Health Disparities in Kidney Transplantation: An Equity Analysis
The growing incidence of end stage renal disease along with advances of the past 40 years that have improved the success rate of kidney transplantation have created an unprecedented demand for kidney transplant. Yet, certain racial and ethnic groups and women consistently have longer waiting times and lower rates of transplantation which makes a review of the kidney procurement and transplantation system in view of its equity imperative. Reasons given for these disparities have varied from cultural attitudes and beliefs on the part of patients and health care providers, socioeconomic status, rates of organ donation, and geographic location. The equity conceptual framework has proven itself to be a useful guide in identifying the symptoms of disparities in the procurement and organ allocation system but further studies are needed to identify the etiology of these disparities and target effective interventions and policies.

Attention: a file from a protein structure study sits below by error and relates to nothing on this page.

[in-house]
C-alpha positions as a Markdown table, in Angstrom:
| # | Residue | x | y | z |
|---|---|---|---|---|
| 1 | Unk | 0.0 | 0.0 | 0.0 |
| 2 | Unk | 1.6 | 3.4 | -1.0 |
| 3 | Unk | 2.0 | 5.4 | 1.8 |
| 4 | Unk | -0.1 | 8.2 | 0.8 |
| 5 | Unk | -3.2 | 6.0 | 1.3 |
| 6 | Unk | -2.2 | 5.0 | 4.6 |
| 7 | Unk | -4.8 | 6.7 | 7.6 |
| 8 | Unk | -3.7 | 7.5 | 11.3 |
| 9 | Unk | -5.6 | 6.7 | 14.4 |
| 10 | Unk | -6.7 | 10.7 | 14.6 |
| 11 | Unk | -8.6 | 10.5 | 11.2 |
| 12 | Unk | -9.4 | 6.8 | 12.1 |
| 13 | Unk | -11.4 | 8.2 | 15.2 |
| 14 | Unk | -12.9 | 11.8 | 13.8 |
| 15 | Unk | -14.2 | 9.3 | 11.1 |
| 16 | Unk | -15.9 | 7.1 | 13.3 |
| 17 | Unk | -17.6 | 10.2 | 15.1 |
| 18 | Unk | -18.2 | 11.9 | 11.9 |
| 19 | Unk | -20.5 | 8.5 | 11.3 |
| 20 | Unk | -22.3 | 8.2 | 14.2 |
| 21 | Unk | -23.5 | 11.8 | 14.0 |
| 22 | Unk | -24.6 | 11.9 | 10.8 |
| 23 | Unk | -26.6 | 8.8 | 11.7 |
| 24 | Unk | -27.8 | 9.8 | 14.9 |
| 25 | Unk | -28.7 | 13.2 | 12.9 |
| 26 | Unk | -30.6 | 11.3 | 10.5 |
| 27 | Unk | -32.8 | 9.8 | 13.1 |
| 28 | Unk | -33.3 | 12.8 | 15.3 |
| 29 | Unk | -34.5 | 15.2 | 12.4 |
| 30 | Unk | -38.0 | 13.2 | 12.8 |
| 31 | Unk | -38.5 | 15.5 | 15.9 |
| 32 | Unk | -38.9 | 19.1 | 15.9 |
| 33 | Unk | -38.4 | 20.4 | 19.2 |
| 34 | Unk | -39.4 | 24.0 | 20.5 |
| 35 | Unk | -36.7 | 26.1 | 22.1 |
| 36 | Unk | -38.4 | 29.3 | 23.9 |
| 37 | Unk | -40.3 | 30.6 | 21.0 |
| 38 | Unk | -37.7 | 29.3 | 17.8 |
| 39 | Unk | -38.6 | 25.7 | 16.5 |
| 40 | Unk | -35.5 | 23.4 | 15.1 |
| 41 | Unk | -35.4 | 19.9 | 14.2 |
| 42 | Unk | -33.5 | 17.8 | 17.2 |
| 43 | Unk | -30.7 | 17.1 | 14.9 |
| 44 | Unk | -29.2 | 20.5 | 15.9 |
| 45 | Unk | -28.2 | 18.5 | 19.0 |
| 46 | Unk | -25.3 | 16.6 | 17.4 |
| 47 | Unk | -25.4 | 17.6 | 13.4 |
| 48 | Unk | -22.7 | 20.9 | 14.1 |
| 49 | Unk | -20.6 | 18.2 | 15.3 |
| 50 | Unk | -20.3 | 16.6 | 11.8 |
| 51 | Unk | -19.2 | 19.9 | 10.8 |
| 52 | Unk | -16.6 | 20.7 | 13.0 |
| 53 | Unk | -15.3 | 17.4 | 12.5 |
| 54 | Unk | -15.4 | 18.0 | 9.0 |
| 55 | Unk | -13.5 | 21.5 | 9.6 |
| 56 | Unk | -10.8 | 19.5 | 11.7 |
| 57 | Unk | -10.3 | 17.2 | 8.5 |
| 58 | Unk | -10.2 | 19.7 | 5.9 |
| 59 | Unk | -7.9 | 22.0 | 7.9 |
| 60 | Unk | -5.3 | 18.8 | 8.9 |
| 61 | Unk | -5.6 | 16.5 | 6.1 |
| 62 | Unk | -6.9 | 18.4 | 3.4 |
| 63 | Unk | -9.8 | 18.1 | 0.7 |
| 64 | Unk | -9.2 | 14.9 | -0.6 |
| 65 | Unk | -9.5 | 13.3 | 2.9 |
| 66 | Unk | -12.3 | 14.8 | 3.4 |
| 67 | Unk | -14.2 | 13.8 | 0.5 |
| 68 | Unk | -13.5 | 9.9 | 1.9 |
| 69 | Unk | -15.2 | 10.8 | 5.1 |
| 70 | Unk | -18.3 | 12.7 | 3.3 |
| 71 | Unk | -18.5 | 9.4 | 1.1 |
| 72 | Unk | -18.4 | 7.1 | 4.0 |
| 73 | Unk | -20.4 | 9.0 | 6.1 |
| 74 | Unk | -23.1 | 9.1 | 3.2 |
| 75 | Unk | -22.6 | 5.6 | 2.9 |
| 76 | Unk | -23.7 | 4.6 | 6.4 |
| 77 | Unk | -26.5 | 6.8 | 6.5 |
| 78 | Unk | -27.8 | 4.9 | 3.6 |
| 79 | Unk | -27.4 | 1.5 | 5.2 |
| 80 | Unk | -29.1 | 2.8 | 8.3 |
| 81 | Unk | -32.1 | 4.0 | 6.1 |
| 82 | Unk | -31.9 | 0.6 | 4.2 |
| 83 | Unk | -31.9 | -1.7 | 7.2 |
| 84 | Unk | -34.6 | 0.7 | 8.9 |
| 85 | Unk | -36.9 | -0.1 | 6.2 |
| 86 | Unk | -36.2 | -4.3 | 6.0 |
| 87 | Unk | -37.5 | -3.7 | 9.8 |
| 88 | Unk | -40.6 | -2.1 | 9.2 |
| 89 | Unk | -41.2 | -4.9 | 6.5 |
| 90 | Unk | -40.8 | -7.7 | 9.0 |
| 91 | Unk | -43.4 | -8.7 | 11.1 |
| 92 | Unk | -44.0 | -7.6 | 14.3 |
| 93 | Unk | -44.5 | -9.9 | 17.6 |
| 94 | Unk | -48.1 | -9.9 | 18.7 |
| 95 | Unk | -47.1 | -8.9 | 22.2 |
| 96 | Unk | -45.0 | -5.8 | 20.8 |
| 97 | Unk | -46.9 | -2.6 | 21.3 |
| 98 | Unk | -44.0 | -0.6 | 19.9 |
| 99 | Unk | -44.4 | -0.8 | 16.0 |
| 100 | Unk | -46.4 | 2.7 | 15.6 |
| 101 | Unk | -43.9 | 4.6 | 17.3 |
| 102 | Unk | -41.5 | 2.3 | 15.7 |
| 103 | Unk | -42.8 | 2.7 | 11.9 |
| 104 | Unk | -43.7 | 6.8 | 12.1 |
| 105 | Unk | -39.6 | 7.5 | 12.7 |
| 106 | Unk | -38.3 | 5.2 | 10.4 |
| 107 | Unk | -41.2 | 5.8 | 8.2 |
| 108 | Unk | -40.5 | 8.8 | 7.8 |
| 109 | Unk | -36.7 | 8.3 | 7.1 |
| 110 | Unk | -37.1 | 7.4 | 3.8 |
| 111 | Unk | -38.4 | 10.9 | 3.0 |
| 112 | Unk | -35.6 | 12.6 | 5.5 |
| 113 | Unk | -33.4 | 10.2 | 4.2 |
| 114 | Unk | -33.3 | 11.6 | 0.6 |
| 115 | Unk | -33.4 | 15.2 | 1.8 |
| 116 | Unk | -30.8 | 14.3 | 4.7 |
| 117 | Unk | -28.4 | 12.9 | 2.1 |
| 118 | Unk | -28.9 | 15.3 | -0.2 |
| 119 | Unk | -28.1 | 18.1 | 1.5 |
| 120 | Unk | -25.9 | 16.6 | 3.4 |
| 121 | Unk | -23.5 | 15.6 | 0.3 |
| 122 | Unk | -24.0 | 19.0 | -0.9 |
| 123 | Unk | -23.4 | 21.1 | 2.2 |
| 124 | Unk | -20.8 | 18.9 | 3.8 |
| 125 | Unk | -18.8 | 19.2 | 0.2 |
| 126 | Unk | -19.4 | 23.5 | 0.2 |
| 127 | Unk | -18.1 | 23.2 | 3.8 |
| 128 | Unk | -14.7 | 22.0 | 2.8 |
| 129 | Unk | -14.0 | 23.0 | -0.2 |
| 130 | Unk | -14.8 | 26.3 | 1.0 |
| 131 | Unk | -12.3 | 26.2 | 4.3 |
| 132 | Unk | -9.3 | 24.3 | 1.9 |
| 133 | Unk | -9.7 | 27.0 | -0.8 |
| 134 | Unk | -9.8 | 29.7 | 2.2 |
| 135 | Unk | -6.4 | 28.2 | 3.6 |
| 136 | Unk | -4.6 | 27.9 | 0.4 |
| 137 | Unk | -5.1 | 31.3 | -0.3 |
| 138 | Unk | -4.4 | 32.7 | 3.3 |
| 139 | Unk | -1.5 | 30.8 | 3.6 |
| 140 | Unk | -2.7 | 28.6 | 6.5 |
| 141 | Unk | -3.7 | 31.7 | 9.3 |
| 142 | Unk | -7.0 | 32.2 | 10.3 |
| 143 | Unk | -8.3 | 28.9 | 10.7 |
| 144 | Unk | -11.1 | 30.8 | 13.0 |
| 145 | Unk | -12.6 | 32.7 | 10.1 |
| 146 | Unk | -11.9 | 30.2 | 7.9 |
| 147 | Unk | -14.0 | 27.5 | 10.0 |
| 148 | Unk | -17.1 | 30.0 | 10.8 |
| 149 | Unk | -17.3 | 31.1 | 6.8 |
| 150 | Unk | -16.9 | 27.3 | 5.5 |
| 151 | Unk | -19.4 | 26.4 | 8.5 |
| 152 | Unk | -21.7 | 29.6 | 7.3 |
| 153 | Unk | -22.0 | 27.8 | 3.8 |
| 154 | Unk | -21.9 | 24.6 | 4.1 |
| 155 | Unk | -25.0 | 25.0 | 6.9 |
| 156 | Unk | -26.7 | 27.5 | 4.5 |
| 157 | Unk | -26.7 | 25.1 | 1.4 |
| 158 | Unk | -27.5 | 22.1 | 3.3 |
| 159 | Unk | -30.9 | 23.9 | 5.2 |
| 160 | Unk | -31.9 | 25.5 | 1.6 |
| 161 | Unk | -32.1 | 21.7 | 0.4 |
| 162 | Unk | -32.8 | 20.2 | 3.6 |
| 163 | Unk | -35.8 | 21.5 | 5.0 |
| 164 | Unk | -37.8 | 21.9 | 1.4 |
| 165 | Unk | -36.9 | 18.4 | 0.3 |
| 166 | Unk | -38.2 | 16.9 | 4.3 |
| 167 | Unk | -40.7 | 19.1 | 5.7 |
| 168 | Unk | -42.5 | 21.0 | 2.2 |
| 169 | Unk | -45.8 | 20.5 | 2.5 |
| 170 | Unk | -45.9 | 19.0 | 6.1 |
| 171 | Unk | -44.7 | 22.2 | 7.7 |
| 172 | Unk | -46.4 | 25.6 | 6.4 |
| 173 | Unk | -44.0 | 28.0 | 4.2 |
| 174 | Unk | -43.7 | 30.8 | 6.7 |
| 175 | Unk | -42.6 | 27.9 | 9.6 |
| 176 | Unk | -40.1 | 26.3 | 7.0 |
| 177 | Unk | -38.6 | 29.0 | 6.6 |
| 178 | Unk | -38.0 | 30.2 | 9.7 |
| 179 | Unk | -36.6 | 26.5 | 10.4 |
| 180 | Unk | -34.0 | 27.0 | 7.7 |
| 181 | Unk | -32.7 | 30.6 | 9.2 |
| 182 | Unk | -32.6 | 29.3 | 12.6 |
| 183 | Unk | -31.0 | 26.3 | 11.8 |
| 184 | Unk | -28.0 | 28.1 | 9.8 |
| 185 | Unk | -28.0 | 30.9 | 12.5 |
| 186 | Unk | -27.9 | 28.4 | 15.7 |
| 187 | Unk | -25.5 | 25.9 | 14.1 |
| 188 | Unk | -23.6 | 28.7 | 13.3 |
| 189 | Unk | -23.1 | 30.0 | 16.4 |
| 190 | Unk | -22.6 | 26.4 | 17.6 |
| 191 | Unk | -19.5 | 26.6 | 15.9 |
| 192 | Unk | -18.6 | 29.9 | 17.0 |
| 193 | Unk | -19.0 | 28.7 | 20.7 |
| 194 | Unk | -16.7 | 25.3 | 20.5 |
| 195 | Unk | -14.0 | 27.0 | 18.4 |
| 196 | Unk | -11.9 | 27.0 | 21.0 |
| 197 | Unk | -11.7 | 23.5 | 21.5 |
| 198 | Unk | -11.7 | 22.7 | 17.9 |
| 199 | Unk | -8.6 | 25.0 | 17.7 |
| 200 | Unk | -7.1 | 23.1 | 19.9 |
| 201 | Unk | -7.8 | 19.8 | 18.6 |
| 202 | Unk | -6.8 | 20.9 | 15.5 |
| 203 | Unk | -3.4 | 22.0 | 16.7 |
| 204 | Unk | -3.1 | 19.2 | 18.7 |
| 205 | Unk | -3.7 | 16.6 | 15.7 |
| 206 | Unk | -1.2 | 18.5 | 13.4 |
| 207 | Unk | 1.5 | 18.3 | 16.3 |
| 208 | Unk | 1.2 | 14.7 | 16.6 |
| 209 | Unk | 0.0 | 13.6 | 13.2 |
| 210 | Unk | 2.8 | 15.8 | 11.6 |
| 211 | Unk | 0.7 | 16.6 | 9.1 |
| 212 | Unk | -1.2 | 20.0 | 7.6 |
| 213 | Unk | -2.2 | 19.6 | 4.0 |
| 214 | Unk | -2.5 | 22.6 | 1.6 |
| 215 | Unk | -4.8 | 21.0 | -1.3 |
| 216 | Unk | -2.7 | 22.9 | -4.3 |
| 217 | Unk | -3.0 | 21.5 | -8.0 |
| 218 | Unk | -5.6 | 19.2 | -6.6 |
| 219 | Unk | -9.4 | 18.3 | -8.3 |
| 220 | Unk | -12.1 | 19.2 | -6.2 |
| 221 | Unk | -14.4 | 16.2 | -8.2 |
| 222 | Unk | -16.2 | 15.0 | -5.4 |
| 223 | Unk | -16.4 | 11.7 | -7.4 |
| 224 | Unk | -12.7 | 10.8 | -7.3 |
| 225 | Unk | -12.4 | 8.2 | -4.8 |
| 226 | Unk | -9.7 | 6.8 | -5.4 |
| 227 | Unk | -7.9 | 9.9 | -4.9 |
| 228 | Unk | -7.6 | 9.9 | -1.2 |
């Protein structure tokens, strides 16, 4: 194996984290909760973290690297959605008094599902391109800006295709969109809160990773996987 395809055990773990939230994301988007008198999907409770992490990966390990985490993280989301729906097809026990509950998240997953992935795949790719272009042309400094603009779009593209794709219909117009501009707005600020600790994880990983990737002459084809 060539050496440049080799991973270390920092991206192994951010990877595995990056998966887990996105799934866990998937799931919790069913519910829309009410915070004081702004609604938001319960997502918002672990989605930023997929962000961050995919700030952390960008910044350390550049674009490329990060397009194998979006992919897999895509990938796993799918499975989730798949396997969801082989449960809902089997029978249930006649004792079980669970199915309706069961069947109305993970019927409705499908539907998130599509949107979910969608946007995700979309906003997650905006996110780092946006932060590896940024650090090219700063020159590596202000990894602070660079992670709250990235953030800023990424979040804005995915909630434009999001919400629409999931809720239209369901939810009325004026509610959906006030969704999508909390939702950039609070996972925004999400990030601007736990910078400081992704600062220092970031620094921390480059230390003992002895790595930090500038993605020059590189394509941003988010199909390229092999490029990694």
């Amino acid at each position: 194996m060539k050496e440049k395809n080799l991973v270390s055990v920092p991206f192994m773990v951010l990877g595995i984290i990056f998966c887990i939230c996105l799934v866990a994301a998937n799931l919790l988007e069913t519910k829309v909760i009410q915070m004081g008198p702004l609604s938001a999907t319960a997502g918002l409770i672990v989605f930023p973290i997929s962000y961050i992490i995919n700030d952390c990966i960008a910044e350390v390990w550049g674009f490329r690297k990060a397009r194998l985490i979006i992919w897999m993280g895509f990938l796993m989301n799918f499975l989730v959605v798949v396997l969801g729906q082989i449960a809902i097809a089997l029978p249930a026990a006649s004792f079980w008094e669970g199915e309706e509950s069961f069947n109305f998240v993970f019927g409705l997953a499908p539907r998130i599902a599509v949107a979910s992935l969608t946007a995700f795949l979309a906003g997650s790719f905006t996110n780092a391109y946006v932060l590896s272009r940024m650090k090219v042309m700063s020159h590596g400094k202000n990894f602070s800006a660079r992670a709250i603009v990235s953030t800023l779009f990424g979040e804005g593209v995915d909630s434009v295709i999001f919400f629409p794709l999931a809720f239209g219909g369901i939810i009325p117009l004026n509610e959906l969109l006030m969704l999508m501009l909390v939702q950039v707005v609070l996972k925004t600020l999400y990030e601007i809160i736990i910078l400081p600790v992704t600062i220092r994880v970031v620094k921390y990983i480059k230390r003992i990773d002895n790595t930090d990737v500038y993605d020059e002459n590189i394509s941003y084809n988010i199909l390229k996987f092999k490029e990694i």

Wells, Shirley A. (2009) "Health Disparities in Kidney Transplantation: An Equity Analysis," Journal of Health Disparities Research and Practice: Vol. 3 : Iss. 2 , Article 1. Available at: https://digitalscholarship.unlv.edu/jhdrp/vol3/iss2/1
Journal of Health Disparities Research and Practice